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Crowdsourcing Vector Surveillance: Using Community Knowledge and Experiences to Predict Densities and Distribution of Outdoor-Biting Mosquitoes in Rural Tanzania.

Mwangungulu, S. P., Sumaye, R. D., Limwagu, A. J., Siria, D. J., Kaindoa, E. W. and Okumu, F. O. (2016) Crowdsourcing Vector Surveillance: Using Community Knowledge and Experiences to Predict Densities and Distribution of Outdoor-Biting Mosquitoes in Rural Tanzania. PloS one, 11 (6). e0156388. ISSN 1932-6203

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Abstract

Lack of reliable techniques for large-scale monitoring of disease-transmitting mosquitoes is a major public health challenge, especially where advanced geo-information systems are not regularly applicable. We tested an innovative crowd-sourcing approach, which relies simply on knowledge and experiences of residents to rapidly predict areas where disease-transmitting mosquitoes are most abundant. Guided by community-based resource persons, we mapped boundaries and major physical features in three rural Tanzanian villages. We then selected 60 community members, taught them basic map-reading skills, and offered them gridded maps of their own villages (grid size: 200m×200m) so they could identify locations where they believed mosquitoes were most abundant, by ranking the grids from one (highest density) to five (lowest density). The ranks were interpolated in ArcGIS-10 (ESRI-USA) using inverse distance weighting (IDW) method, and re-classified to depict areas people believed had high, medium and low mosquito densities. Finally, we used odor-baited mosquito traps to compare and verify actual outdoor mosquito densities in the same areas. We repeated this process for 12 months, each time with a different group of 60 residents. All entomological surveys depicted similar geographical stratification of mosquito densities in areas classified by community members as having high, medium and low vector abundance. These similarities were observed when all mosquito species were combined, and also when only malaria vectors were considered. Of the 12,412 mosquitoes caught, 60.9% (7,555) were from areas considered by community members as having high mosquito densities, 28% (3,470) from medium density areas, and 11.2% (1,387) from low density areas. This study provides evidence that we can rely on community knowledge and experiences to identify areas where mosquitoes are most abundant or least abundant, even without entomological surveys. This crowd-sourcing method could be further refined and validated to improve community-based planning of mosquito control operations at low-cost.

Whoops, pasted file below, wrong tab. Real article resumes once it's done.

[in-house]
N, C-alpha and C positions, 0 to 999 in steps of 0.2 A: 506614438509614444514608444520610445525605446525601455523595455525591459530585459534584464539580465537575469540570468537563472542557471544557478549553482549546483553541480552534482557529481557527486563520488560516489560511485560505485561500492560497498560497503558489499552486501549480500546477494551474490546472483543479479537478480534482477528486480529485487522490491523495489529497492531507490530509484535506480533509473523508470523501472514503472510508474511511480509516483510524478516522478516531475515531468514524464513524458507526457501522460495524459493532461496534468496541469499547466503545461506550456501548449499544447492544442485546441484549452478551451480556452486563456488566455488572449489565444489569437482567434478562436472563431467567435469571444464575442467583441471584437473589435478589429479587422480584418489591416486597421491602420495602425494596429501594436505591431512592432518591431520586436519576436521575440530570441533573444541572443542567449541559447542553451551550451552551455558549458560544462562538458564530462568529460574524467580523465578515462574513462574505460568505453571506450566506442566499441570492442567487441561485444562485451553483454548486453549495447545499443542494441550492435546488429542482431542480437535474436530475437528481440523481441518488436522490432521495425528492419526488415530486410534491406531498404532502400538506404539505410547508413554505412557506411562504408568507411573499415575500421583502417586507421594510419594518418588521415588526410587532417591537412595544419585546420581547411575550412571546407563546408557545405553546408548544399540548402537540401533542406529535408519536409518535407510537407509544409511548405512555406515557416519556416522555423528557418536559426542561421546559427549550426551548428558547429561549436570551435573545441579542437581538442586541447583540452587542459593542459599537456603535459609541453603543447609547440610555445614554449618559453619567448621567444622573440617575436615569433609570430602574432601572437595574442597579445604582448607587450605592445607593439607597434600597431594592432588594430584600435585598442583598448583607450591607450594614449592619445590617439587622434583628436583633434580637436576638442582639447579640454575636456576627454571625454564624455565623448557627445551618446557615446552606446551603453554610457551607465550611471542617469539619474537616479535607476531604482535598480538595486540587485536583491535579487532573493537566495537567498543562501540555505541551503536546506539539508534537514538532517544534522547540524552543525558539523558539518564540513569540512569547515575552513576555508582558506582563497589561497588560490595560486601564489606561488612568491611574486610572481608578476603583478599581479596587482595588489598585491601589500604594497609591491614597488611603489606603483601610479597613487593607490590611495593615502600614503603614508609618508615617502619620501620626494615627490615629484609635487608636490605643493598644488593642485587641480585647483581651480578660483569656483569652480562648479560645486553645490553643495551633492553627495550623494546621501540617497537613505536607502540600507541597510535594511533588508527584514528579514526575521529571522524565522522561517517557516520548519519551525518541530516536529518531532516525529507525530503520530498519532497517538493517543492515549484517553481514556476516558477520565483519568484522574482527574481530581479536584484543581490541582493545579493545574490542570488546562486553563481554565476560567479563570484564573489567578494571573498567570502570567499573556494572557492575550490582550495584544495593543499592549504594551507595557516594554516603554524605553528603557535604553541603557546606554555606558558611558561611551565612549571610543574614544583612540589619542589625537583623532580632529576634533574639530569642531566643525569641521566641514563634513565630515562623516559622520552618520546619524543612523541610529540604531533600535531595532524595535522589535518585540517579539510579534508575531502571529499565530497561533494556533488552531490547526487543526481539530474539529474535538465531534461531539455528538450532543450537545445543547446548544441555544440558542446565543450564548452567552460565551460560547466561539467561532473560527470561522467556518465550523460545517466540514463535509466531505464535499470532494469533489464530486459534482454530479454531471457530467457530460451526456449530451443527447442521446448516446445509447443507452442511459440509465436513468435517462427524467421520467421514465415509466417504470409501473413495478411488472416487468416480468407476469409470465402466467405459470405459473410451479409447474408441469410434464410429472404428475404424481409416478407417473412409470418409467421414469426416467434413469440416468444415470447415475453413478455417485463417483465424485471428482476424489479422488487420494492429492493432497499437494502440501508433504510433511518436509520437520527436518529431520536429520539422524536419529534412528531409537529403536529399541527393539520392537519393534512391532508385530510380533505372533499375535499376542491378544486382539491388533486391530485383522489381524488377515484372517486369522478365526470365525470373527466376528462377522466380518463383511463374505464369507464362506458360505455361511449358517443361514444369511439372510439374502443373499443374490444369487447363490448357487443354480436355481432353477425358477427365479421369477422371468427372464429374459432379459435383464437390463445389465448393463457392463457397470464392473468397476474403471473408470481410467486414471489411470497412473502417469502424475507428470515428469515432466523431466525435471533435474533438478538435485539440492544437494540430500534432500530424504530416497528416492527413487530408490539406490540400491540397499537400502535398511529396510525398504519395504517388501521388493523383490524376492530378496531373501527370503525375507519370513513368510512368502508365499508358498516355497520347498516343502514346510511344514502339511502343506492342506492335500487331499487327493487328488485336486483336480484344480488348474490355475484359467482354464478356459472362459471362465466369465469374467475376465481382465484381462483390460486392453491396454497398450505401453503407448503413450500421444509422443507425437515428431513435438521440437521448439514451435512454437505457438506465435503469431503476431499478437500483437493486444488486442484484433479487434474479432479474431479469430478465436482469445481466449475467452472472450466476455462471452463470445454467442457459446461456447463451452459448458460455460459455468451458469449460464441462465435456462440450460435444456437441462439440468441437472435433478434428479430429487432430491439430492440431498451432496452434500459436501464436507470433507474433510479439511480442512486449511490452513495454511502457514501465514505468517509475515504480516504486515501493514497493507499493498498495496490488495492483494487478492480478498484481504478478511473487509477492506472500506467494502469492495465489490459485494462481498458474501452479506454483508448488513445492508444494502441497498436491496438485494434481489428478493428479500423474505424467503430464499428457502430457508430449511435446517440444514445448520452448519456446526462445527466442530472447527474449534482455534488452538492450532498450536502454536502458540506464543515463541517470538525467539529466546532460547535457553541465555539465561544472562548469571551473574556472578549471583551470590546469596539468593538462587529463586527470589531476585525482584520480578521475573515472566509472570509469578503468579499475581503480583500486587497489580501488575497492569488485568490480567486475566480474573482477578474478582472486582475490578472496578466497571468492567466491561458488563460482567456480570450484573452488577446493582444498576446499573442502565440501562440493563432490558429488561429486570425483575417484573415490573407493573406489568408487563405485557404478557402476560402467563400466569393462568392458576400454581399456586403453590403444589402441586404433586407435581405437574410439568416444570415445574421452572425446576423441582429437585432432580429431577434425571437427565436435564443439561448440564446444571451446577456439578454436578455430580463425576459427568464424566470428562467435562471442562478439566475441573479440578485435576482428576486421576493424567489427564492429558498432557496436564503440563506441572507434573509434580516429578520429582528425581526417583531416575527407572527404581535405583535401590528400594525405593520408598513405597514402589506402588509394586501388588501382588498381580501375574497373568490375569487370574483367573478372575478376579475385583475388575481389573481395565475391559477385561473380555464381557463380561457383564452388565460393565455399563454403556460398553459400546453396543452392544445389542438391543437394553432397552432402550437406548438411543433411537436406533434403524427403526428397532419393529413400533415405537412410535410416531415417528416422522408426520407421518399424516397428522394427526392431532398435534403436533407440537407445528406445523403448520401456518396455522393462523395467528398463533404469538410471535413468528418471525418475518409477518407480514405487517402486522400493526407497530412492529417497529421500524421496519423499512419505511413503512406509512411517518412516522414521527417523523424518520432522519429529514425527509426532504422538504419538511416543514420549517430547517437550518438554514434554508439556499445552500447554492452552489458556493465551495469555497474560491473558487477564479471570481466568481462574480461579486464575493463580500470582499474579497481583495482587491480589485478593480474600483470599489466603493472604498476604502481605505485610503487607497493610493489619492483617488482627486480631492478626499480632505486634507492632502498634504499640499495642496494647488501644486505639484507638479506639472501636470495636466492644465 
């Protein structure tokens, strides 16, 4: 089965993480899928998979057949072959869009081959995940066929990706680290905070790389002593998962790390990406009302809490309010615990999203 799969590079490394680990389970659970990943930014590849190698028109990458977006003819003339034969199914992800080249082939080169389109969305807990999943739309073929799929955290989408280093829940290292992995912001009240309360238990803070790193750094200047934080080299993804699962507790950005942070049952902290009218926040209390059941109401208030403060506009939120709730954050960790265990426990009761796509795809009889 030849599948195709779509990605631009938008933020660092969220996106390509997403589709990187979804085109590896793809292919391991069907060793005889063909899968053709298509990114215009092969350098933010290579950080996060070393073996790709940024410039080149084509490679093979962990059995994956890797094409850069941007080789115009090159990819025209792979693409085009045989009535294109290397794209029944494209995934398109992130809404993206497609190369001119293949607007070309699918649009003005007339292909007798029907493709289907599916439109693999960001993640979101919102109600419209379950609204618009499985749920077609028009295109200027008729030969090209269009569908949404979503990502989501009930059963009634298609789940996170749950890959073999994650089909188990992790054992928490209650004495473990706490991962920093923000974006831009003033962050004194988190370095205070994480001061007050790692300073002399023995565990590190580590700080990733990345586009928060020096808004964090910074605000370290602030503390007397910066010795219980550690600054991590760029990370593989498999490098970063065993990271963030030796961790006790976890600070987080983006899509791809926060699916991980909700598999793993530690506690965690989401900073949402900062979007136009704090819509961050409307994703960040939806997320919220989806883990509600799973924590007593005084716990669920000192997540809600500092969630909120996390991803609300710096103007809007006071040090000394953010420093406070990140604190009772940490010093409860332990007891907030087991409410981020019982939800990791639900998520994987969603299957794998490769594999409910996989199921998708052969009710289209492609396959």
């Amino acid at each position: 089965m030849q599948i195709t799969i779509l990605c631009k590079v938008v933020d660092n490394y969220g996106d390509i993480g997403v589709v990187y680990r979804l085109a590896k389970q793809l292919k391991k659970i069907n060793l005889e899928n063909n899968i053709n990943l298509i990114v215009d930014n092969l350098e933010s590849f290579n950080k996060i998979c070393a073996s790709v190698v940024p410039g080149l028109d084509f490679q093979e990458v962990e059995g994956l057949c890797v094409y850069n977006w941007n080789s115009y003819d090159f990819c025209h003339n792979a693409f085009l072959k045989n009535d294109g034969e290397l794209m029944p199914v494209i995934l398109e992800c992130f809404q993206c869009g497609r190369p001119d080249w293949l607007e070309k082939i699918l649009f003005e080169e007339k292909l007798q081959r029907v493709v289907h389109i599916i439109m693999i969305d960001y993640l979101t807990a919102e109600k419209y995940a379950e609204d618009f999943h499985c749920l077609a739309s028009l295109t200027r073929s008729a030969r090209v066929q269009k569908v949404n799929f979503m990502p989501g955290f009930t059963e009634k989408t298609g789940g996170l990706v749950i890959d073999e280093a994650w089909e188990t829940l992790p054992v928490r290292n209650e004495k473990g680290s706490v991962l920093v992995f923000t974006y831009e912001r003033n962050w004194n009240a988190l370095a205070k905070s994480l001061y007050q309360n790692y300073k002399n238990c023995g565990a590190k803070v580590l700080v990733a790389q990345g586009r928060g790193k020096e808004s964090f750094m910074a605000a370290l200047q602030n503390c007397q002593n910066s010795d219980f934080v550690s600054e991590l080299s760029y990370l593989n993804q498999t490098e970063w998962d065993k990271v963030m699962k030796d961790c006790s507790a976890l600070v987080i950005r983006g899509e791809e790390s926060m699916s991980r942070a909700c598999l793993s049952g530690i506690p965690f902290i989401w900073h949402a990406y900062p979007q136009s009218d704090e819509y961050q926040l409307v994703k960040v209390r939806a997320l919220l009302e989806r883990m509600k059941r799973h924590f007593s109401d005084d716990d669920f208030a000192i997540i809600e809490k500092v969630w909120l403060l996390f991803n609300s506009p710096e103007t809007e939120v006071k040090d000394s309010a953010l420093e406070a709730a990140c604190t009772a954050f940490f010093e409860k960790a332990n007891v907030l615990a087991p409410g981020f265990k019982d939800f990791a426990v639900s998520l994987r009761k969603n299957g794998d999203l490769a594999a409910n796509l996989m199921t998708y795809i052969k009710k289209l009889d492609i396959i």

Item Type: Article
Keywords: Crowdsourcing Vector Surveillance, Outdoor-Biting Mosquitoes, Malaria, Rural Tanzania
Subjects: Malaria > Vector control
Divisions: Ifakara Health Institute > Environmental
Depositing User: Mr Joseph Madata
Date Deposited: 27 Jun 2016 05:35
Last Modified: 27 Jun 2016 05:35
URI: http://ihi.eprints.org/id/eprint/3797

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